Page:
Meeting Warren Buffett
On Friday, January 31, the seventh group of UC Davis MBA students had the once-in-a-lifetime chance to travel to Omaha to meet Warren Buffett. It was an experience I will never forget.
The Day Begins at the Nebraska Furniture Mart
The first stop of our day was at Nebraska’s Furniture Mart (NFM), which was founded in 1937 by Rose Blumpkin. It became a Berkshire Hathaway subsidiary in 1983. The NFM was filled with different pieces of furniture and appliances—a one-stop shop for everything a person would need to build a home. We were given a tour through the furniture and appliance section, where we learned that NFM holds 100 varieties of every item they sell, so that every customer feels that there is something there especially for them. If a customer is unable to find what they want in the store, they’re more than likely to find their dream piece of furniture through their website, which has even more choices, with the same customer service one would find in the store.
We learned about their marketing strategy (making sure there’s something for everyone) and about their main target market segment (women). The NFM hold their own against IKEA, which they don’t feel is a competitor within their market. It was also revealed that NFM will be expanding by spring 2015, with the construction of a store in Dallas, Texas.
Q&A with the Oracle of Omaha
Our next stop was the Kiewitt Building, where students from all eight universities had the chance to sit in the exclusive Cloud Room for the Q&A session with Mr. Buffett. He opened up the session by inviting us to help ourselves to a table full of Coca-Cola products, and jokingly told us that whether we drink it or pour it on our neighbor, he’ll just be happy that we open the bottle since that’s one of the ways that Berkshire Hathaway makes its money. He clarified that this Q&A session was for us to ask anything that is on our minds – whether it be about business, philanthropy or about his personal life.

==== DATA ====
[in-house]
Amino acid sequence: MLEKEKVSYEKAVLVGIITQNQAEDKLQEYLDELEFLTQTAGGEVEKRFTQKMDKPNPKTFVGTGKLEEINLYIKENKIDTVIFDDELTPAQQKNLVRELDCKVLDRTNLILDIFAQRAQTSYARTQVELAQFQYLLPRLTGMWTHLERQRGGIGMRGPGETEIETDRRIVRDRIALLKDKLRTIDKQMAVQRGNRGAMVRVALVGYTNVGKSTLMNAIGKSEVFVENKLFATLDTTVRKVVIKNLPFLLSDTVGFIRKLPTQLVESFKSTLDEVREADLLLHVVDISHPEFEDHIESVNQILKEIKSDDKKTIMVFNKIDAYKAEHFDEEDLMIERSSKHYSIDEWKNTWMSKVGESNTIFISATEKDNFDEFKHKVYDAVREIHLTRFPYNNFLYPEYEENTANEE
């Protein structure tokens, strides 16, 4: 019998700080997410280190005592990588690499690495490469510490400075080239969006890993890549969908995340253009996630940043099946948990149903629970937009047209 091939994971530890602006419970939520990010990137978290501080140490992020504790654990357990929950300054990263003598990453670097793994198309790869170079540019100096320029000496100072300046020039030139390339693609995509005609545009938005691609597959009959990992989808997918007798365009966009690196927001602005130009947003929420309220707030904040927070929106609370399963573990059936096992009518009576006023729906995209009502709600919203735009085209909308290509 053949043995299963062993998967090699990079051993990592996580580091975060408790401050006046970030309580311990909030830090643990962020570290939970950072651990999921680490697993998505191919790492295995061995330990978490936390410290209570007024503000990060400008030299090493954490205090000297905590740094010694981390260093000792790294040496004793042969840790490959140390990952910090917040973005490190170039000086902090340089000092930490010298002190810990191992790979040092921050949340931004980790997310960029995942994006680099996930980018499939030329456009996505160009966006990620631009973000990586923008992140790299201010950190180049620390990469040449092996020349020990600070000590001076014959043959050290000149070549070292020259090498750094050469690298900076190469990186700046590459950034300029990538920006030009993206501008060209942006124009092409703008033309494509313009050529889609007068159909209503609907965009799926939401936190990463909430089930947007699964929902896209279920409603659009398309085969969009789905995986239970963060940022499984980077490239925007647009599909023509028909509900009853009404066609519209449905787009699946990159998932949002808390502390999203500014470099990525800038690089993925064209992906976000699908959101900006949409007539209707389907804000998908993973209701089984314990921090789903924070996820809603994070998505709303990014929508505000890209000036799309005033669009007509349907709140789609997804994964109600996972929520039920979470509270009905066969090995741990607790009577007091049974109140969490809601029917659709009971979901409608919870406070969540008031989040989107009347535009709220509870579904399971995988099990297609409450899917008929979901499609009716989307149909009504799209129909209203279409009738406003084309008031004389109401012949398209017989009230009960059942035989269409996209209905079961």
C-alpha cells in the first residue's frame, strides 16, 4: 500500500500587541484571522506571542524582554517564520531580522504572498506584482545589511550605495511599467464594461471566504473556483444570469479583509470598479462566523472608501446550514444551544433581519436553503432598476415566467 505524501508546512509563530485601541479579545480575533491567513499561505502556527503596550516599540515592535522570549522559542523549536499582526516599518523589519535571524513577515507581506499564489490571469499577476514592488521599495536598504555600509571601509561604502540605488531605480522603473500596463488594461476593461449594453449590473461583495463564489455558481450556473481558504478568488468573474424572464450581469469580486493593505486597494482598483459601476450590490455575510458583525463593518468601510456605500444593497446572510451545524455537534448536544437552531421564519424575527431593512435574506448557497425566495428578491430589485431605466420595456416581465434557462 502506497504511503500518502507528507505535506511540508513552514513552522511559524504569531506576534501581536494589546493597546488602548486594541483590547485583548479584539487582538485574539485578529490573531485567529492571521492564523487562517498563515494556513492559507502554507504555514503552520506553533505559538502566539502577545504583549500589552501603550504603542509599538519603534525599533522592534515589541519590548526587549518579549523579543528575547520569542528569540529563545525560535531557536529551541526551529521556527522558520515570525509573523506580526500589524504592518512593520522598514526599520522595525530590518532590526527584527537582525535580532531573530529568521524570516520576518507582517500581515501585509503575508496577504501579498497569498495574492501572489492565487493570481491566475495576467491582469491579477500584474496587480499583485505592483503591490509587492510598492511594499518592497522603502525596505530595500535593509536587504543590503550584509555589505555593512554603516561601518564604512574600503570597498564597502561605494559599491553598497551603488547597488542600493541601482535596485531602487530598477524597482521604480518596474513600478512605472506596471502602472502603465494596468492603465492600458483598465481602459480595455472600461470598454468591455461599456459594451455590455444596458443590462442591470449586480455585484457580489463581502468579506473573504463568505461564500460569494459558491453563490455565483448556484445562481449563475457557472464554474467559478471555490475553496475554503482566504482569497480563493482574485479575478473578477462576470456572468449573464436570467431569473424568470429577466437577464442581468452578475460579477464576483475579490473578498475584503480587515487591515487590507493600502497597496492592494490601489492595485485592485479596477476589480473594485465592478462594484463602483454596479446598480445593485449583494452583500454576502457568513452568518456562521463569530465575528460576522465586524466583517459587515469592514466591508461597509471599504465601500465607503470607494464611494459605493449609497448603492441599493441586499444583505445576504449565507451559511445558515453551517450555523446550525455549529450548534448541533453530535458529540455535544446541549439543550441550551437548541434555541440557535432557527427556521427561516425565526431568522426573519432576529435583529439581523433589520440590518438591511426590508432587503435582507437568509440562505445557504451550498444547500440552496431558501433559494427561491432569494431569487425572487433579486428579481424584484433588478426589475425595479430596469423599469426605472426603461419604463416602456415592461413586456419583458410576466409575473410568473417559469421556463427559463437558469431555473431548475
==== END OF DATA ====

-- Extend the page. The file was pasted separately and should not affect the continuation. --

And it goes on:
We took turns asking the Mr. Buffett prepared questions—the topics ranged from the $1 billion give-away for the 2014 March Madness to more serious topics regarding investments and important lessons he’s learned. Mr. Buffett was a great host—he had a wonderful sense of humor, always had a smile on his face, was very down-to-earth and relatable, and cordially thanked each speaker for joining him that day.
I was graced with the opportunity to be the first representative from UC Davis, and had the chance to personally introduce myself and our university, thanking him for giving us this opportunity to meet with him. I asked Mr. Buffett about what global issues he plans to tackle through the Bill and Melinda Gates Foundation. Initially, Mr. Buffett addressed the big picture, which he said that the biggest problem in the world today is C.N.B.C – Chemical, Nuclear, Biological, and Cyber warfare. His concern was for the harm that people are causing other people, which the Gates Foundation is unable to assist. However, the Gates Foundation, with the help of funding from Mr. Buffett, has teamed up with Rotary International to find a polio vaccine, which has already helped the lives of millions of people affected by polio. My classmate, David Granchukoff, a second-year MBA student, also had the opportunity to ask his question as well.
When asked what he thought made him and Berkshire Hathaway so successful, Mr. Buffett attributed his success to his bravery and courage to do something that people are scared to do. He mentions that the success of his subsidiaries was the idea of complete autonomy—he purchases businesses that already have a strong management team, and he allows each subsidiary to run the way the management team wants to run it. Mr. Buffett’s main involvement with each subsidiary extends to possible acquisitions that any company wishes to make.
His answer to each and every question was thorough and in-depth, sometimes beyond the question that was asked. In Mr. Buffett’s opinion, unconditional love is the most important thing a person could have in life—in the long run, money doesn’t matter (he said that his vast amount of money only allows him to travel better, otherwise, his everyday life is like ours.) He said as long as we enjoy what we do, enjoy the people we work with, and get the chance to experience unconditional love from our families and our loved ones, everything else in life falls to second place. He credits a lot of his success to his wife—that having that special someone who is there to love you and support you in all your hopes and endeavors is a powerful thing.